The Hartford closing some offices in central Connecticut

I’d like to use this news story as teachable moment. The Hartford Financial Services Group is planning to consolidate offices in a cost-saving measure that will move upwards of 900 employees out of its Southington, Conn. office. Is The Hartford outsourcing jobs to other cities and towns?

From the Hartford Courant.

The Hartford has been downsizing its presence in Southington since 2009 when it confirmed plans to close two offices on Executive Boulevard. In October, 2009, when The Hartford announced the closing of the second office, the company said it would have 900 employees remaining in Southington, mostly in sales and customer service.

Prior to the consolidation, about 2,000 of the insurer’s employees were located in Southington.

These are business decisions and thankfully there are no layoffs associated with the move. So all should be good right?

Well, my guess is businesses in Southington, who just two years ago provided 2,000 Hartford employees everything from dry-cleaning services to lunches might have something to be concerned about. Hopefully, these 2,000 vacated cubes will be filled by employees from other companies, but how much will the local economy suffer because of this move?

Should The Hartford be targeted by government bureaucrats for efforts to consolidate and/or move operations. Think about the Obama administration’s National Relations Labor Board (NRLB) and their recent attack on Boeing. Boeing hired more people in Seattle, expanded operations to South Carolina and hired even more people, and they get attacked by the government for doing so.

No, this story is not about outsourcing, but just like when a company elects to move offices or manufacturing plants to other states or other countries, this story is about business decisions that will help to keep costs as low as possible while still providing the expected level of service.

12 replies
  1. cpusavant
    cpusavant says:

    I worked at the Southington place and now I’m in Farmington. It’s all about they don’t own the buildings and were leasing, and when the lease came up they moved to other offices to save money on the rent. Now we’re moving to Hartford, commute is gonna be awful.

  2. Gary J
    Gary J says:

    Call him winnie, maybe he’ll listen to you and come back to pressure them. Or? not because they arn’t unionized—-damn

  3. Lynn
    Lynn says:

    It’s just so silly. No one in any govt. understands business or listens to businesspeople.? They think they can coerce business to stay somewhere and lose money. I don’t know maybe they are right.? When all businesses are owned by the govt. , what will our country become?

  4. TomTGRWolcott
    TomTGRWolcott says:

    I worked for the Hartford Insurance company briefly in 1985 at this office. ?Both buildings filled with employees…..just this past year I drove by, there is a whole new shopping complex over there from Target, to Lowes…and there standing empty was one of the buildings that the Hartford occupied, and the other one looked half empty.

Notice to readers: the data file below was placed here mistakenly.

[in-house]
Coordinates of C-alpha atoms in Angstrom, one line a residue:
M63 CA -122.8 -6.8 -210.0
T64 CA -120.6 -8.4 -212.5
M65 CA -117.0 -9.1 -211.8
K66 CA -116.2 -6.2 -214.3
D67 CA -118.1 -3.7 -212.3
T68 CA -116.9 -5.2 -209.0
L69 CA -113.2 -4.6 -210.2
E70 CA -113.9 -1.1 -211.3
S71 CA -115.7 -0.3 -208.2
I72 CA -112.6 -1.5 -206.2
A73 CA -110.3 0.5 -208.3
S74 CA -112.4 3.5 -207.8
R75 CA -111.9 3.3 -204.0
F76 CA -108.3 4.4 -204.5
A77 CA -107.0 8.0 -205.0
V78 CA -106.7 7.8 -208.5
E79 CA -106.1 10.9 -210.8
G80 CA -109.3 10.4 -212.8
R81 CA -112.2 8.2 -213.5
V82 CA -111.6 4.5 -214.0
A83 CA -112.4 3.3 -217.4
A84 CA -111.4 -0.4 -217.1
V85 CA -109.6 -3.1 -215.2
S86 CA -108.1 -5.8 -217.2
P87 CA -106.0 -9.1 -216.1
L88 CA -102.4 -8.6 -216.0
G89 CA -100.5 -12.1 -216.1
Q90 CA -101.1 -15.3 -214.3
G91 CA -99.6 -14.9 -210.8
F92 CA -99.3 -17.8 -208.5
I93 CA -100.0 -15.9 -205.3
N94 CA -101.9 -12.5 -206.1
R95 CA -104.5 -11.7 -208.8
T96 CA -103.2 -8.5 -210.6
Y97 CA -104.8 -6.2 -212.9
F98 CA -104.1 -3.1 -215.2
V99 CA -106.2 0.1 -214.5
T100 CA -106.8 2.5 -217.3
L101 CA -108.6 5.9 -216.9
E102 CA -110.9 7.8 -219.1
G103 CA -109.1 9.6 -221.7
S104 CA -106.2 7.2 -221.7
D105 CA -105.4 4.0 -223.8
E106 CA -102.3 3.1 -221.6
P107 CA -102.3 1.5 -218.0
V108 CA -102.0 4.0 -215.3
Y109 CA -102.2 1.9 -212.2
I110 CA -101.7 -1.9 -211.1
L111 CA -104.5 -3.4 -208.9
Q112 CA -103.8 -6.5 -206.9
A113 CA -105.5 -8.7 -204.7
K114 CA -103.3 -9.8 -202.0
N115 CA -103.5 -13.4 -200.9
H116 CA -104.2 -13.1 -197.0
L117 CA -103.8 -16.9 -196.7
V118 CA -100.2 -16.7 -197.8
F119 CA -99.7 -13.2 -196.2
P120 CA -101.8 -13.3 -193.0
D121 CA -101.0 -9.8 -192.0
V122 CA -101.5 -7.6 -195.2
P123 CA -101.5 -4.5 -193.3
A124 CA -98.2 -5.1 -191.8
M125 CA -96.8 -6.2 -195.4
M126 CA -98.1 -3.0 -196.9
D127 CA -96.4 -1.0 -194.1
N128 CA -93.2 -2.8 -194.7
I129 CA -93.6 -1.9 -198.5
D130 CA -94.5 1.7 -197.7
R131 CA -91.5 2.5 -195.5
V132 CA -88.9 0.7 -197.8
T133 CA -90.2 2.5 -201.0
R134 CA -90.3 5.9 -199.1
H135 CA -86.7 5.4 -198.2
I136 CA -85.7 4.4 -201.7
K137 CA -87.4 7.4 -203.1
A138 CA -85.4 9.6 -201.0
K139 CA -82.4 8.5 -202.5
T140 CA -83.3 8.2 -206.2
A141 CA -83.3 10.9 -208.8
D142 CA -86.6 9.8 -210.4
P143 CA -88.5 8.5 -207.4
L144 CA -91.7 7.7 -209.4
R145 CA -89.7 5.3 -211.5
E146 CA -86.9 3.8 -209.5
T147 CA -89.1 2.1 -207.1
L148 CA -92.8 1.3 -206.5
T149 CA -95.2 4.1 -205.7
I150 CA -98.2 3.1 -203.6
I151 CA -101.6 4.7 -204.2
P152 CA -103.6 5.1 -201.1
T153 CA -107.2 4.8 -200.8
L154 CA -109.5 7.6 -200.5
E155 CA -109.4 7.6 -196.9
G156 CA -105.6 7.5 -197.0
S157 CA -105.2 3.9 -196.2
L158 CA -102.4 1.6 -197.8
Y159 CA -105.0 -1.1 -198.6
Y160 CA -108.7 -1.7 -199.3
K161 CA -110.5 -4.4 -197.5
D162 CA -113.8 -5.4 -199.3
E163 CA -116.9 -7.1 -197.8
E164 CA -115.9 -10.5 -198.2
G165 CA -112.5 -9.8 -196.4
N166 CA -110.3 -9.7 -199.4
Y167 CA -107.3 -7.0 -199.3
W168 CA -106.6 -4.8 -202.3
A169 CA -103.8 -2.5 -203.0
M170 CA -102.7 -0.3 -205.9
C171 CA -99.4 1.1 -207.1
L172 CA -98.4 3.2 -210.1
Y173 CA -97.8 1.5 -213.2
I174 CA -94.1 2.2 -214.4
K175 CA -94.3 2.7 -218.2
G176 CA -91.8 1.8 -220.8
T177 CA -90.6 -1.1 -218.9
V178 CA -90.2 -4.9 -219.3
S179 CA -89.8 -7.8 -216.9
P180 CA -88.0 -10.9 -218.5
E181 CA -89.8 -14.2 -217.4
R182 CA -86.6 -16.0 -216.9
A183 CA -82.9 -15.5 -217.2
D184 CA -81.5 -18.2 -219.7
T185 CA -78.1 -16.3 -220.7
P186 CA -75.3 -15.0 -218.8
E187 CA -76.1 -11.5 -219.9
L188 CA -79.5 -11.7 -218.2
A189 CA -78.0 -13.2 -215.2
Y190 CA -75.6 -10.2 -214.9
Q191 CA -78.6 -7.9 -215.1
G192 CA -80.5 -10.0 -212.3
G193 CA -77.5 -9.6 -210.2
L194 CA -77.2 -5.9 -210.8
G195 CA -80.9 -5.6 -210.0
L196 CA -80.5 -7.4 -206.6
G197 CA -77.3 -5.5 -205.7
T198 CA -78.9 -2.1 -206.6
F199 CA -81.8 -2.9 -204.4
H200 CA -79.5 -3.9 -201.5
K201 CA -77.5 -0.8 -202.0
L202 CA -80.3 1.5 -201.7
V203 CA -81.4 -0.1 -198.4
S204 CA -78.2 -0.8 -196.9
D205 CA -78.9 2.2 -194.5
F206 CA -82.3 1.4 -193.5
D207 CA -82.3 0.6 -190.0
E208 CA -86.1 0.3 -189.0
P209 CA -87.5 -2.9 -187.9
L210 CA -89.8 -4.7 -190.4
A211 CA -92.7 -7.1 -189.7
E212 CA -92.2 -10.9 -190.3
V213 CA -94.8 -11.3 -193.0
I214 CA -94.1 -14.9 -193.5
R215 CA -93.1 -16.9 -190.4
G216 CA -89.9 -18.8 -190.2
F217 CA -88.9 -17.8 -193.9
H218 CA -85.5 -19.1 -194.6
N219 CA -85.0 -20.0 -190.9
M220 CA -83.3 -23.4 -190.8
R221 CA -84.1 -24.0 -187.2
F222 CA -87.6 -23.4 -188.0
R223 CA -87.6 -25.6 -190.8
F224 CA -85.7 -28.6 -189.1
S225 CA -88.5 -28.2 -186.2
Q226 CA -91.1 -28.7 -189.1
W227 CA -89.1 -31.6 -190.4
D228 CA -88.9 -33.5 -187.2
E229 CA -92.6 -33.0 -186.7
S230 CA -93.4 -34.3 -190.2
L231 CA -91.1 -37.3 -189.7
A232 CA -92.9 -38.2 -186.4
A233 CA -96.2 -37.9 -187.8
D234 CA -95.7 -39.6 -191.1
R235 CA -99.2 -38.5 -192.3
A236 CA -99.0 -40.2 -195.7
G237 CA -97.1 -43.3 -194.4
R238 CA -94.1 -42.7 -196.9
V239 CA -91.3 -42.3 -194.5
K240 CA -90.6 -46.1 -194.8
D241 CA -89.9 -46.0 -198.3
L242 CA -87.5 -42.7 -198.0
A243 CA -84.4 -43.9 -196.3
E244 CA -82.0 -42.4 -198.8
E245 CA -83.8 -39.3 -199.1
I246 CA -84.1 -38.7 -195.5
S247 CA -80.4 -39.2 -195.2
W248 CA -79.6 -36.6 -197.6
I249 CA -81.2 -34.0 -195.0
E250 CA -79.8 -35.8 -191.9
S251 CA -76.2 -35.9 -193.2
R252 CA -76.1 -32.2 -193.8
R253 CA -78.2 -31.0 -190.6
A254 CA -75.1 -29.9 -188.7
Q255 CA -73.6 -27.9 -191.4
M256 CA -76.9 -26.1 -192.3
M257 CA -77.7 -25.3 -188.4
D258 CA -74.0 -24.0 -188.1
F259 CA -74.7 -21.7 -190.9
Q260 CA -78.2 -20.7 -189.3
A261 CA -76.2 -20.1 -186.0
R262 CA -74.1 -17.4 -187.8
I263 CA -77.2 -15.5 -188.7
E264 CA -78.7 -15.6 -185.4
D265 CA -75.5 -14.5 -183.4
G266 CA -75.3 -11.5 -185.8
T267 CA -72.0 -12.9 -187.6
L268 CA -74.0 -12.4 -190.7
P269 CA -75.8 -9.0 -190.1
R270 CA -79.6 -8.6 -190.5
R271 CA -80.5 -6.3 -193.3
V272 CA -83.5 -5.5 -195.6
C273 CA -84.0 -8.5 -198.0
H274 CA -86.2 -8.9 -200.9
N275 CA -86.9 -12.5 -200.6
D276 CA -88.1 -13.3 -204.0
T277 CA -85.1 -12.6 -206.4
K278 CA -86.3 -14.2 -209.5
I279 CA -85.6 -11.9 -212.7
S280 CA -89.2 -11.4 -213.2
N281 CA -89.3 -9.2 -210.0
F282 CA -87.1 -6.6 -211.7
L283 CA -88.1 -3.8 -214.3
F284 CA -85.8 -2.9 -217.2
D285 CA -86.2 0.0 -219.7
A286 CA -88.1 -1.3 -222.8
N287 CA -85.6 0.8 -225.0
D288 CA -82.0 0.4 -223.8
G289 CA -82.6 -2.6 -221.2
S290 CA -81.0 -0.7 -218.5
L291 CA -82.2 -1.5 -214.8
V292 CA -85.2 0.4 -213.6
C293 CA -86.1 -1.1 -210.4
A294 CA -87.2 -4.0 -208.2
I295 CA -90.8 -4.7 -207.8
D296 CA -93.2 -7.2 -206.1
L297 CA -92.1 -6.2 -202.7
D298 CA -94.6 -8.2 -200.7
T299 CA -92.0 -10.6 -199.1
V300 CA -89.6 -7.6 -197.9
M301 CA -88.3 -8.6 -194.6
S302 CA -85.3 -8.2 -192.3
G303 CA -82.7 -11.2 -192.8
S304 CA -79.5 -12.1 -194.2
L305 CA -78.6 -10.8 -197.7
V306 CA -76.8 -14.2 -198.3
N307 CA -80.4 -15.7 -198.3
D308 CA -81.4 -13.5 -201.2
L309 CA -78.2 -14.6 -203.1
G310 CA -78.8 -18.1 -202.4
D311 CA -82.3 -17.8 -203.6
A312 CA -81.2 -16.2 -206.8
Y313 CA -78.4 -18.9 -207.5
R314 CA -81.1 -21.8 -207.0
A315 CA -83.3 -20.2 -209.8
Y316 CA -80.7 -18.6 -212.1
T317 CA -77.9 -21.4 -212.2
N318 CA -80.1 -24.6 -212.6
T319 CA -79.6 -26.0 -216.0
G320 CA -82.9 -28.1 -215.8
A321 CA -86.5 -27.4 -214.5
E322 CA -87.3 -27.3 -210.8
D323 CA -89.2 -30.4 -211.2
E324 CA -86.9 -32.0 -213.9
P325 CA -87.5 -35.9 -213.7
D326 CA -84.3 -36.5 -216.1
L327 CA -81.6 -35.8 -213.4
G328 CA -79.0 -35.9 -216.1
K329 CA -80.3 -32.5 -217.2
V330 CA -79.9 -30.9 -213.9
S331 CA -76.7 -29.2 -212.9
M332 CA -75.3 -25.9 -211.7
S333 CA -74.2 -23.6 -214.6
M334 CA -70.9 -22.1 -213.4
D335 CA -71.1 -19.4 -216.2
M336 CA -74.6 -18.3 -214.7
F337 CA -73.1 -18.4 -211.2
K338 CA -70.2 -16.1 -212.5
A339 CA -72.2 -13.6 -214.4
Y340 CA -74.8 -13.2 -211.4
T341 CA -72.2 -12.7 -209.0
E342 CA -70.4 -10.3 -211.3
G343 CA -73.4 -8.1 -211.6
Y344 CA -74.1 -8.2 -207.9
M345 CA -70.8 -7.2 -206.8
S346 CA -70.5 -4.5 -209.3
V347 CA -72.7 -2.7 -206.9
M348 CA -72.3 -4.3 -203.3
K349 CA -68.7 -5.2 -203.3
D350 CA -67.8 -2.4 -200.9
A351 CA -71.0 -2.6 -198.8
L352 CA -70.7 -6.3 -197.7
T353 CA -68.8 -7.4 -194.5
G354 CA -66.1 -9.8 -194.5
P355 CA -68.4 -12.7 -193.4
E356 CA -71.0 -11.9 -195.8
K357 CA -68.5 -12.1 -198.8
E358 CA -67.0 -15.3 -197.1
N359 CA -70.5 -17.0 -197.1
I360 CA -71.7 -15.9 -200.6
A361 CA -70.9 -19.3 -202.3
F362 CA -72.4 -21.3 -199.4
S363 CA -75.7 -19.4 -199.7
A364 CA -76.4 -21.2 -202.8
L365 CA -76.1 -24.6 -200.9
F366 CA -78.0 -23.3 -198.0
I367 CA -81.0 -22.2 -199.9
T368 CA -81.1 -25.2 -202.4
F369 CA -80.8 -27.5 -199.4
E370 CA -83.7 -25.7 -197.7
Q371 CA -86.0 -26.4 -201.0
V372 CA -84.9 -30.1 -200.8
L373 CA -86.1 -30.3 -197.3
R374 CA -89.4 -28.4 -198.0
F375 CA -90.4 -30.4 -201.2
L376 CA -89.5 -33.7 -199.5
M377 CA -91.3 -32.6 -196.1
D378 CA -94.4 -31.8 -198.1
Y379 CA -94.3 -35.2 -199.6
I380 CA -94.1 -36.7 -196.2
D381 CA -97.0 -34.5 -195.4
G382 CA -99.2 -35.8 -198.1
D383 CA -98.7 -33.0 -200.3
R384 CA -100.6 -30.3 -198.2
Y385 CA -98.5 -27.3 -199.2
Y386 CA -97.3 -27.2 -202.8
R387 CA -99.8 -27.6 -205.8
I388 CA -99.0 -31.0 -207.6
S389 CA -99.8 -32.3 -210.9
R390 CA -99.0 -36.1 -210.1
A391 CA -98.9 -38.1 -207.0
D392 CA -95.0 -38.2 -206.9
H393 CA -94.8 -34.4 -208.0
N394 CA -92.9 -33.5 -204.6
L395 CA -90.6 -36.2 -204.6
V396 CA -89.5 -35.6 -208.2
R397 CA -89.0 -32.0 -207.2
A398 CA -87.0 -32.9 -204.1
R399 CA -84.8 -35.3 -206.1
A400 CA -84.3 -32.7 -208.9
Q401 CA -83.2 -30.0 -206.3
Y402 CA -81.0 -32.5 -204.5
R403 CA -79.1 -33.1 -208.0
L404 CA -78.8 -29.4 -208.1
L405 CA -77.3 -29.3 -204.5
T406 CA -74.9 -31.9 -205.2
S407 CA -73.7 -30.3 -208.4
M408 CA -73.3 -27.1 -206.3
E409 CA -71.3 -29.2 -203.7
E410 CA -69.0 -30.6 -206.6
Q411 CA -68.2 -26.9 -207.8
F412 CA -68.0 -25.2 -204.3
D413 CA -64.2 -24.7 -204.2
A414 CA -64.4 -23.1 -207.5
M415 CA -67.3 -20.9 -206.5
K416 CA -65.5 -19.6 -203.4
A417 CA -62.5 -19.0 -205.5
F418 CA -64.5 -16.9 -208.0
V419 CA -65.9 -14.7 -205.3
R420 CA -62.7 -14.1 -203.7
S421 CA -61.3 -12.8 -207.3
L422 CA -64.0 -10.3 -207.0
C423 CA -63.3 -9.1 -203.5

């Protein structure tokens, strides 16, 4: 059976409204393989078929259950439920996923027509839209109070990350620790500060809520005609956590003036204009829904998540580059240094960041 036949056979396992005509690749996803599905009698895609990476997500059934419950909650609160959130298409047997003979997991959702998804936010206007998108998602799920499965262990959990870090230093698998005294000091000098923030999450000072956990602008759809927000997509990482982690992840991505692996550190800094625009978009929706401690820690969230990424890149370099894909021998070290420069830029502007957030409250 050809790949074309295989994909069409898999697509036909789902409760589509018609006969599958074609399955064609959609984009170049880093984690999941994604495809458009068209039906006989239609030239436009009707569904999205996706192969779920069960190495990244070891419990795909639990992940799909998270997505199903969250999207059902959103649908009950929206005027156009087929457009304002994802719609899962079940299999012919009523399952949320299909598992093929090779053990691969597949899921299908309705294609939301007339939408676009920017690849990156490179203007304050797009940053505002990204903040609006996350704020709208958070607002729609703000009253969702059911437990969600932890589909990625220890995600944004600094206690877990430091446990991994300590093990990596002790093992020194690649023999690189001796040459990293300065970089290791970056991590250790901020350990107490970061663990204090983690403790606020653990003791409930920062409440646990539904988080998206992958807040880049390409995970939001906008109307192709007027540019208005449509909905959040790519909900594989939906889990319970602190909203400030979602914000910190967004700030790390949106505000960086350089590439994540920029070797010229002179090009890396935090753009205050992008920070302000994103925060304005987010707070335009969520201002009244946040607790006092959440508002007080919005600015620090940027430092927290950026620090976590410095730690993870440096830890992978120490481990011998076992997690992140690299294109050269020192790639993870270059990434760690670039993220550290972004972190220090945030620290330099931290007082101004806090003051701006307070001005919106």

I don’t think the question is should the government target them for cutting back…but the?question?should be ? Why? ?My feeling is that the Hartford in order to cut expenditures opted to close the location(s)… But on the Other hand Malloy did say the state of CT is open for business…

  5. TomL
    TomL says:

    Tom your right, CT is open for business and Malloy is making sure there are plenty of empty buildings for business to move into or should I say avoid moving into.?

  6. yeah
    yeah says:

    hah, how’s about one of the executives going to work for the Obama admin, too!
    yet another company where the HR department has completely taken the place over and makes themselves the center of focus!
    how’s about an old longtime shareholder getting up at a meeting and telling Ayer thanks for trashing the company and stock!? $52 to $4 says it all.

  7. pauldow
    pauldow says:

    It was just a few short weeks ago when Liam McGee, chairman, president and CEO of The Hartford Financial Services Group, along with for other large company CEOs wrote a letter endorsing the Malloy/Democrat budget.
    The letter said “As business leaders with long-standing commitments to Connecticut, we understand, appreciate and accept this in the context of a credible budget.”
    I should have gotten out before the conveyance tax went up.

  8. Steve M
    Steve M says:

    OK – Some commenting have seemed to miss the point of this post, but that’s OK. This is not about The Hartford, but HIG sure seems to be a hot-button issue…

  9. yeah
    yeah says:

    Steve, the htfd wouldnt have to be leaving southington if the incompetent executive team hadnt done such a poor job – and then exit with guaranteed 20 million dollar bonuses.? Sure its partially the business climate and downstream effects of local, state, and federal governments that have no more control over their purses than a crackhead has over opening his wallet for the next rock – but the root cause of this lies with the company.

    • Steve M
      Steve M says:

      OK – Closing the topic to comments. I guess the point of my article – which has absolutely nothing to do with The Hartford other than the fact I used their move as an example to highlight a bigger picture – was missed. My fault I guess.

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